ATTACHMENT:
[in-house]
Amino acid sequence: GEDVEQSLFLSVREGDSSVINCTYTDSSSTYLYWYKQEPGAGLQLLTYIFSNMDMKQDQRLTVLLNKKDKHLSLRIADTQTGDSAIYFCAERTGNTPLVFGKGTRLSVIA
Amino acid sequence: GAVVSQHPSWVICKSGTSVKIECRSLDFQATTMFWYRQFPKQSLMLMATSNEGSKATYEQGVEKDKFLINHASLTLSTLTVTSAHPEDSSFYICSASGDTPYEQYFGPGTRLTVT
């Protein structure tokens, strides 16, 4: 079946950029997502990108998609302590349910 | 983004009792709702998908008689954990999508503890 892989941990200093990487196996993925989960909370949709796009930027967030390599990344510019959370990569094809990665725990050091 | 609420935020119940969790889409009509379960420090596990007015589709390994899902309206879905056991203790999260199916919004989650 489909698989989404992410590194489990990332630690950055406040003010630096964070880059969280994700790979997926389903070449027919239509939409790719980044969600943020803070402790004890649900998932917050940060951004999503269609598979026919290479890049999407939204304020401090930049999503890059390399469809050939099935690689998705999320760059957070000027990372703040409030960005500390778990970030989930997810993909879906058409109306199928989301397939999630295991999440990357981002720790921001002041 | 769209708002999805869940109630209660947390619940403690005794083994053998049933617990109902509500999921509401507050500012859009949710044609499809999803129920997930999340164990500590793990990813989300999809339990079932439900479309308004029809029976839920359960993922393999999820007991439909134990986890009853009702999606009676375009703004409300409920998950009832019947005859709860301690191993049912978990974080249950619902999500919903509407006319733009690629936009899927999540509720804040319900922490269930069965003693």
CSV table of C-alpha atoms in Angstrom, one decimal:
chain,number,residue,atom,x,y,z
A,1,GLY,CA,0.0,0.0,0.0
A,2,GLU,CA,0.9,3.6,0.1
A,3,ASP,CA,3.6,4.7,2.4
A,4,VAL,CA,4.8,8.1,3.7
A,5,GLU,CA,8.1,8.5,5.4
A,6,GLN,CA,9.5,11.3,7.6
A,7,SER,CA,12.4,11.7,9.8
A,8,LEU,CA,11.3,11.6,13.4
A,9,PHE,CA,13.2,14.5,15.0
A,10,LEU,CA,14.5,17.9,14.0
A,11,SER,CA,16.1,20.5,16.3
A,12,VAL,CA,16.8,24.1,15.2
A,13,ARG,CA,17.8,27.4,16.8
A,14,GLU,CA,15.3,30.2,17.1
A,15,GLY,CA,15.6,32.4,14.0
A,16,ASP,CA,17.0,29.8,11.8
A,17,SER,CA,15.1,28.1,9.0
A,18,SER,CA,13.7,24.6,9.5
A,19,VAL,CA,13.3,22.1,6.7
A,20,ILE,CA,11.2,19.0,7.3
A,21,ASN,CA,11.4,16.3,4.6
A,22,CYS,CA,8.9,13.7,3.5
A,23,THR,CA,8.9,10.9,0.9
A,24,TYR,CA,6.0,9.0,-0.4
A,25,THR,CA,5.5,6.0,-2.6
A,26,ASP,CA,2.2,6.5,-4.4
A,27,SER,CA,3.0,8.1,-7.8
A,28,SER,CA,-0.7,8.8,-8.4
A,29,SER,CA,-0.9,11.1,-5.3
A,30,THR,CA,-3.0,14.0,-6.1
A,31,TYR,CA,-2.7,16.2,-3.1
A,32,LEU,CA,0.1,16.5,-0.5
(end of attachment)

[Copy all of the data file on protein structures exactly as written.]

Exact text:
[in-house]
Amino acid sequence: GEDVEQSLFLSVREGDSSVINCTYTDSSSTYLYWYKQEPGAGLQLLTYIFSNMDMKQDQRLTVLLNKKDKHLSLRIADTQTGDSAIYFCAERTGNTPLVFGKGTRLSVIA
Amino acid sequence: GAVVSQHPSWVICKSGTSVKIECRSLDFQATTMFWYRQFPKQSLMLMATSNEGSKATYEQGVEKDKFLINHASLTLSTLTVTSAHPEDSSFYICSASGDTPYEQYFGPGTRLTVT
């Protein structure tokens, strides 16, 4: 079946950029997502990108998609302590349910 | 983004009792709702998908008689954990999508503890 892989941990200093990487196996993925989960909370949709796009930027967030390599990344510019959370990569094809990665725990050091 | 609420935020119940969790889409009509379960420090596990007015589709390994899902309206879905056991203790999260199916919004989650 489909698989989404992410590194489990990332630690950055406040003010630096964070880059969280994700790979997926389903070449027919239509939409790719980044969600943020803070402790004890649900998932917050940060951004999503269609598979026919290479890049999407939204304020401090930049999503890059390399469809050939099935690689998705999320760059957070000027990372703040409030960005500390778990970030989930997810993909879906058409109306199928989301397939999630295991999440990357981002720790921001002041 | 769209708002999805869940109630209660947390619940403690005794083994053998049933617990109902509500999921509401507050500012859009949710044609499809999803129920997930999340164990500590793990990813989300999809339990079932439900479309308004029809029976839920359960993922393999999820007991439909134990986890009853009702999606009676375009703004409300409920998950009832019947005859709860301690191993049912978990974080249950619902999500919903509407006319733009690629936009899927999540509720804040319900922490269930069965003693």
CSV table of C-alpha atoms in Angstrom, one decimal:
chain,number,residue,atom,x,y,z
A,1,GLY,CA,0.0,0.0,0.0
A,2,GLU,CA,0.9,3.6,0.1
A,3,ASP,CA,3.6,4.7,2.4
A,4,VAL,CA,4.8,8.1,3.7
A,5,GLU,CA,8.1,8.5,5.4
A,6,GLN,CA,9.5,11.3,7.6
A,7,SER,CA,12.4,11.7,9.8
A,8,LEU,CA,11.3,11.6,13.4
A,9,PHE,CA,13.2,14.5,15.0
A,10,LEU,CA,14.5,17.9,14.0
A,11,SER,CA,16.1,20.5,16.3
A,12,VAL,CA,16.8,24.1,15.2
A,13,ARG,CA,17.8,27.4,16.8
A,14,GLU,CA,15.3,30.2,17.1
A,15,GLY,CA,15.6,32.4,14.0
A,16,ASP,CA,17.0,29.8,11.8
A,17,SER,CA,15.1,28.1,9.0
A,18,SER,CA,13.7,24.6,9.5
A,19,VAL,CA,13.3,22.1,6.7
A,20,ILE,CA,11.2,19.0,7.3
A,21,ASN,CA,11.4,16.3,4.6
A,22,CYS,CA,8.9,13.7,3.5
A,23,THR,CA,8.9,10.9,0.9
A,24,TYR,CA,6.0,9.0,-0.4
A,25,THR,CA,5.5,6.0,-2.6
A,26,ASP,CA,2.2,6.5,-4.4
A,27,SER,CA,3.0,8.1,-7.8
A,28,SER,CA,-0.7,8.8,-8.4
A,29,SER,CA,-0.9,11.1,-5.3
A,30,THR,CA,-3.0,14.0,-6.1
A,31,TYR,CA,-2.7,16.2,-3.1
A,32,LEU,CA,0.1,16.5,-0.5